|Architect||Bas Liesker e.a.|
|Office||Heren 5 architecten|
|Realized by||Tauber Bouwburo|
|Accessible||Bus 32, stop Nieuwe Purmerweg|
|More||Dit project is o.m. gepubliceerd in Amsterdamse Architectuur 2009-2010; ARCAM POCKET 22. Klik hier voor meer boeken uit de reeks ARCAM POCKET.|
Intimacy behind the dyke
In the seven centuries that have passed since Amsterdam came into being, the area to the north of the IJ has always occupied a special place. The landscape has been determined by dikes, polders and breaches in the dikes and it looks like a patchwork quilt with Waterland villagescapes, garden villages, sturdy industrial buildings along the banks of the IJ, high-rise buildings built in the seventies and new buildings such as the Albatros and Kraanspoor.
Directly behind the picturesque development on Nieuwendammerdijk lies, in an oasis of peace, Meerpad. Seventeen detached houses have been built on the site of two former school buildings. The plots are separated from each other by narrow brick paths, giving rise to a small, enclosed neighbourhood with houses situated on the street, on a garden or on the water. In the carefully designed public space are a small car park and an underground parking facility with space for sixteen cars.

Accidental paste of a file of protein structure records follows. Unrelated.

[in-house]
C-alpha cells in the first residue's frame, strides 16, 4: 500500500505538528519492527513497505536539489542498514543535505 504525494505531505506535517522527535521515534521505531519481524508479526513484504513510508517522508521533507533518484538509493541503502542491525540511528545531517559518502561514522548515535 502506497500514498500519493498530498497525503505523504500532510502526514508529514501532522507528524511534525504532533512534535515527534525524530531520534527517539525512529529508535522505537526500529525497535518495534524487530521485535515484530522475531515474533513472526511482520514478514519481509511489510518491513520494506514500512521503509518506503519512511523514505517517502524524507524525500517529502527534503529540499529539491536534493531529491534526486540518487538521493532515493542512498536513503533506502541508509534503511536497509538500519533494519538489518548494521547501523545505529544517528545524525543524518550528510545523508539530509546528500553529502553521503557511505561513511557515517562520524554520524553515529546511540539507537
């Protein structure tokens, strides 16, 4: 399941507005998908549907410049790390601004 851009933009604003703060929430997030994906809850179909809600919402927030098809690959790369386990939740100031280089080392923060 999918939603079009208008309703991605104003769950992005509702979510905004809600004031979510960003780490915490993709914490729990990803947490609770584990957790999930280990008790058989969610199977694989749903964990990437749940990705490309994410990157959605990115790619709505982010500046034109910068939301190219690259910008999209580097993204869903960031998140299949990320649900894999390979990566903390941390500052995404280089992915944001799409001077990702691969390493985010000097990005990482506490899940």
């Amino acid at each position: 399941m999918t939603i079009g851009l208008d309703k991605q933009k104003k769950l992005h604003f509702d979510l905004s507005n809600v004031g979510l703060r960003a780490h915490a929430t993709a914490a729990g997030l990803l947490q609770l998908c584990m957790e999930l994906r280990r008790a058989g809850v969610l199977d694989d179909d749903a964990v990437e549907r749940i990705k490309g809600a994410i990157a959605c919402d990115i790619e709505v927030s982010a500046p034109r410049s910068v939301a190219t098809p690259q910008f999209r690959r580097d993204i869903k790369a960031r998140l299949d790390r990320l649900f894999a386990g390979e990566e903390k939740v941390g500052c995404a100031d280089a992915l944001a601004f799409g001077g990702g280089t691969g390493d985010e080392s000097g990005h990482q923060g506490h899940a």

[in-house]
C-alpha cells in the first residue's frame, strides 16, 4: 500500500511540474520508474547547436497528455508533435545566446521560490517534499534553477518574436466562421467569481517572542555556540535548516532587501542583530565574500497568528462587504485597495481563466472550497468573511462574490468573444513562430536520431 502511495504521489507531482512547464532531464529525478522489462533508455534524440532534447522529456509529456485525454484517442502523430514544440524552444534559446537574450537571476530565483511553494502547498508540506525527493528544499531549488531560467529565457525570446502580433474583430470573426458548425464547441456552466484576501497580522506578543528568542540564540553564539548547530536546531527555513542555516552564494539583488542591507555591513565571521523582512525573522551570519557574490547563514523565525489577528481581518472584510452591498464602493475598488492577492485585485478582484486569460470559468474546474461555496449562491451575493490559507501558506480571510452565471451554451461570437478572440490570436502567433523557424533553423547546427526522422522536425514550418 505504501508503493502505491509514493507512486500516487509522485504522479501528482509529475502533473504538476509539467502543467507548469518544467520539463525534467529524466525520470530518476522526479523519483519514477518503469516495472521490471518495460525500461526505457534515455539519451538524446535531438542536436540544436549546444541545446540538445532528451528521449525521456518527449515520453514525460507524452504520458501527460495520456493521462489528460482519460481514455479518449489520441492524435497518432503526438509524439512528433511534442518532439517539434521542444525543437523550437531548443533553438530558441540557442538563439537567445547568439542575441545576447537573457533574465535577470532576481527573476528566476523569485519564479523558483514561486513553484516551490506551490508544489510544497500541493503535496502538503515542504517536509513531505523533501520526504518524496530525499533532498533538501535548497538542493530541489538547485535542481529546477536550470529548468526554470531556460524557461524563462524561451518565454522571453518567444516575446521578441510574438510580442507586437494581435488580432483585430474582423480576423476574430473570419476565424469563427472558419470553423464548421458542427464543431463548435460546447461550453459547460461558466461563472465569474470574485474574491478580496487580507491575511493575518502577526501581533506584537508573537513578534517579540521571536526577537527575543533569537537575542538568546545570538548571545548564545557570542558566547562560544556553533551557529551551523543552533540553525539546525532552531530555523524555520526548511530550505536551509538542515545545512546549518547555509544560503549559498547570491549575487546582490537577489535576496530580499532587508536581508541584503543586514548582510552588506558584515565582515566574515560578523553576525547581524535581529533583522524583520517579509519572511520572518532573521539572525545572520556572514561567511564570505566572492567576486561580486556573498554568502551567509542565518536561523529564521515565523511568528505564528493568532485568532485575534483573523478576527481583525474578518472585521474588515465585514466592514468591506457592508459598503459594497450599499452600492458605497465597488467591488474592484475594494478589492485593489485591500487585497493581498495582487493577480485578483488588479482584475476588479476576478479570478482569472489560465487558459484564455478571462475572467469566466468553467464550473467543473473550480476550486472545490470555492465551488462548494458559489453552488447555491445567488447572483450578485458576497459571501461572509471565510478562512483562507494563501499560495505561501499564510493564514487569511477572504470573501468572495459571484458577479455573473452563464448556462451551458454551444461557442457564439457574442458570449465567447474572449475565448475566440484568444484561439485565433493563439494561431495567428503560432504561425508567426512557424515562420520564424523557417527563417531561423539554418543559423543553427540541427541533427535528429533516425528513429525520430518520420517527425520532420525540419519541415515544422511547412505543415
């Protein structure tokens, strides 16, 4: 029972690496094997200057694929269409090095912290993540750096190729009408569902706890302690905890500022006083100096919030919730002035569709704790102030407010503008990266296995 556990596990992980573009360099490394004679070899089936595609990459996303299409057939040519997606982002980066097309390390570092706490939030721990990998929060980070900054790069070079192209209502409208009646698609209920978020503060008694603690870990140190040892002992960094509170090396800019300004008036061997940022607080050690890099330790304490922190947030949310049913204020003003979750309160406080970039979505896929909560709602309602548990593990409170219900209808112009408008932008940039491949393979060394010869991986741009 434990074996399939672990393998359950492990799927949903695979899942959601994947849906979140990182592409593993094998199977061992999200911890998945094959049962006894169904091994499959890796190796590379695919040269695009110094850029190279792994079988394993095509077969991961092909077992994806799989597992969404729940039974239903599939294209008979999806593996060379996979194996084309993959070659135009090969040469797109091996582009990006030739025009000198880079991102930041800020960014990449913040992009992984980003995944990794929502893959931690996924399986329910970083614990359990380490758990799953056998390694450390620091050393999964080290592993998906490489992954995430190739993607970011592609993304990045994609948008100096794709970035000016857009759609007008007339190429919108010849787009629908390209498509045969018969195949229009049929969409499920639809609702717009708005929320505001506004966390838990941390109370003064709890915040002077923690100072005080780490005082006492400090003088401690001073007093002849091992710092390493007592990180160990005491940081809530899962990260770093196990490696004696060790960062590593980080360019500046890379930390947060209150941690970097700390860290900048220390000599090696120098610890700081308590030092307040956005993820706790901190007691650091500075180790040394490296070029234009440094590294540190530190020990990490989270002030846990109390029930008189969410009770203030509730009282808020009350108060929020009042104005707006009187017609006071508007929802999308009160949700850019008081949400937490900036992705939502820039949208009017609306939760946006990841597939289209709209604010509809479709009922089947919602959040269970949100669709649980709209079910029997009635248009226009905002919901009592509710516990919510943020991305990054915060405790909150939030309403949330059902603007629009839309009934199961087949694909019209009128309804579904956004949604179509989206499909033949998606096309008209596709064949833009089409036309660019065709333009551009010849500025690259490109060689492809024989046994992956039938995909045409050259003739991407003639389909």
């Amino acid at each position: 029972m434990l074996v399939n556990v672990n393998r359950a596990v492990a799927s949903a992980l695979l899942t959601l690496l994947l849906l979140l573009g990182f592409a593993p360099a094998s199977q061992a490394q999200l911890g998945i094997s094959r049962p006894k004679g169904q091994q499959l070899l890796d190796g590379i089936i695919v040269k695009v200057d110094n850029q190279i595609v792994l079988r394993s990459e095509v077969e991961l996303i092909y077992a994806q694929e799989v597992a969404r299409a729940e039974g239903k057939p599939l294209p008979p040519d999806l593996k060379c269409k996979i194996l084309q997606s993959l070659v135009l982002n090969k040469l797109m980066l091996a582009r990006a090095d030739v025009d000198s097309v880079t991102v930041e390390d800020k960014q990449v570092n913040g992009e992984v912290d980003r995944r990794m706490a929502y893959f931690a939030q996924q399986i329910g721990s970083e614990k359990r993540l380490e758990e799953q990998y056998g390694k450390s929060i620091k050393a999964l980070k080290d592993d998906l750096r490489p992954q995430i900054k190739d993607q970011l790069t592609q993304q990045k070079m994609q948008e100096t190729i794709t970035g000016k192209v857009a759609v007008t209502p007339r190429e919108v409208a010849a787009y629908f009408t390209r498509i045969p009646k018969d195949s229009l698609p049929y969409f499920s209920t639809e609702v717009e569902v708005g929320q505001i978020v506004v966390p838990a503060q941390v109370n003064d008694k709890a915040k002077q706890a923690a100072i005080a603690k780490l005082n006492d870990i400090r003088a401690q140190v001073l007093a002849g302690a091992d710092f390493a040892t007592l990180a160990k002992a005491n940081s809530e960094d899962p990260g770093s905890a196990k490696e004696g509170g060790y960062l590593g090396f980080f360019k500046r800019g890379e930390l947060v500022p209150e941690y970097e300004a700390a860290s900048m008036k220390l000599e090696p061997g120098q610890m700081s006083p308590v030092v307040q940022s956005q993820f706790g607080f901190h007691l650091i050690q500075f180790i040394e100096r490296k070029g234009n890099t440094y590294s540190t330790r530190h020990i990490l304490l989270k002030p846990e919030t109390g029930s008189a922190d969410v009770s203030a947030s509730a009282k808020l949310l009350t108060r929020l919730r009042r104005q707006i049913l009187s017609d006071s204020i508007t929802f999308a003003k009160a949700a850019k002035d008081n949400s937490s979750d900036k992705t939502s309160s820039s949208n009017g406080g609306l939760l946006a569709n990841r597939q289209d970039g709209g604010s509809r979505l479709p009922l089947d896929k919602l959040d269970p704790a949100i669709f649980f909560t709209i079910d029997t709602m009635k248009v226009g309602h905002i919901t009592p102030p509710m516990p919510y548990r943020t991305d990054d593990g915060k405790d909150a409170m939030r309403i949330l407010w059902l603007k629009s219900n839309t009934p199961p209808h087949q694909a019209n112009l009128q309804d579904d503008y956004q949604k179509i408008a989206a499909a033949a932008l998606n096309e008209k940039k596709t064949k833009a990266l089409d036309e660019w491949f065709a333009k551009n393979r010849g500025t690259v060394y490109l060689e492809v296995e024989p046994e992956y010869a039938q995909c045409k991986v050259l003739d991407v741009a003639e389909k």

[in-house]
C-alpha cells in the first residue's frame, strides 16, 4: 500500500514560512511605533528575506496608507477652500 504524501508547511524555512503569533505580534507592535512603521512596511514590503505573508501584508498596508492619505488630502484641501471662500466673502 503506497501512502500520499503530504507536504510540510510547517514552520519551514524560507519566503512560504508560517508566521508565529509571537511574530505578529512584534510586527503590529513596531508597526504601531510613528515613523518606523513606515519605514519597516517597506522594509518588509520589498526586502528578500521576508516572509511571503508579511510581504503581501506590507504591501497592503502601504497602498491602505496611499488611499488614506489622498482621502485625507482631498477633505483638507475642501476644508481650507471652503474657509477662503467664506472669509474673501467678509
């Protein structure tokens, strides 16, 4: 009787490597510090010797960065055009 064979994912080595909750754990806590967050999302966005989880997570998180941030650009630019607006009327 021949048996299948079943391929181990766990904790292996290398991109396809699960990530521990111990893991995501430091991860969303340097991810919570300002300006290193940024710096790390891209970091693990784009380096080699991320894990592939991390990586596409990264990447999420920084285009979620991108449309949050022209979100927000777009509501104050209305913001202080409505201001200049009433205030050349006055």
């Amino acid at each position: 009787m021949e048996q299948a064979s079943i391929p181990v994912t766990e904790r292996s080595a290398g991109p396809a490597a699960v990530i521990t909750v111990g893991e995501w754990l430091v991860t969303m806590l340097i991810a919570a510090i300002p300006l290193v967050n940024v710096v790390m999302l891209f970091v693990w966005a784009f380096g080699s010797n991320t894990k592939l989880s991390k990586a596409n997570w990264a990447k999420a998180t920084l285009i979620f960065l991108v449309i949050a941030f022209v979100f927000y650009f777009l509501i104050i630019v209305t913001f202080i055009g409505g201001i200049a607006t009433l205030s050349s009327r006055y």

The source of inspiration for the architecture was the traditional narrow Dutch dwelling with hipped roof, in which the combination of a stone façade with wooden side elevations has been loosely employed. The houses are narrower and taller towards the water. The large vertical façade openings serve as entrances, winter gardens or panorama windows.
More and more people are discovering the advantages of living on the boundary between the countryside and the city. This intimate site on the water, a stone’s throw from the busy city, is therefore a highly sought-after location. Remarkably, the developer adhered to the concept of realizing seventeen detached houses and did not succumb to the temptation to build at a greater, and thus more lucrative, density. By way of illustration: the seventeen houses attracted interest from 400 people. (ARCAM/FG)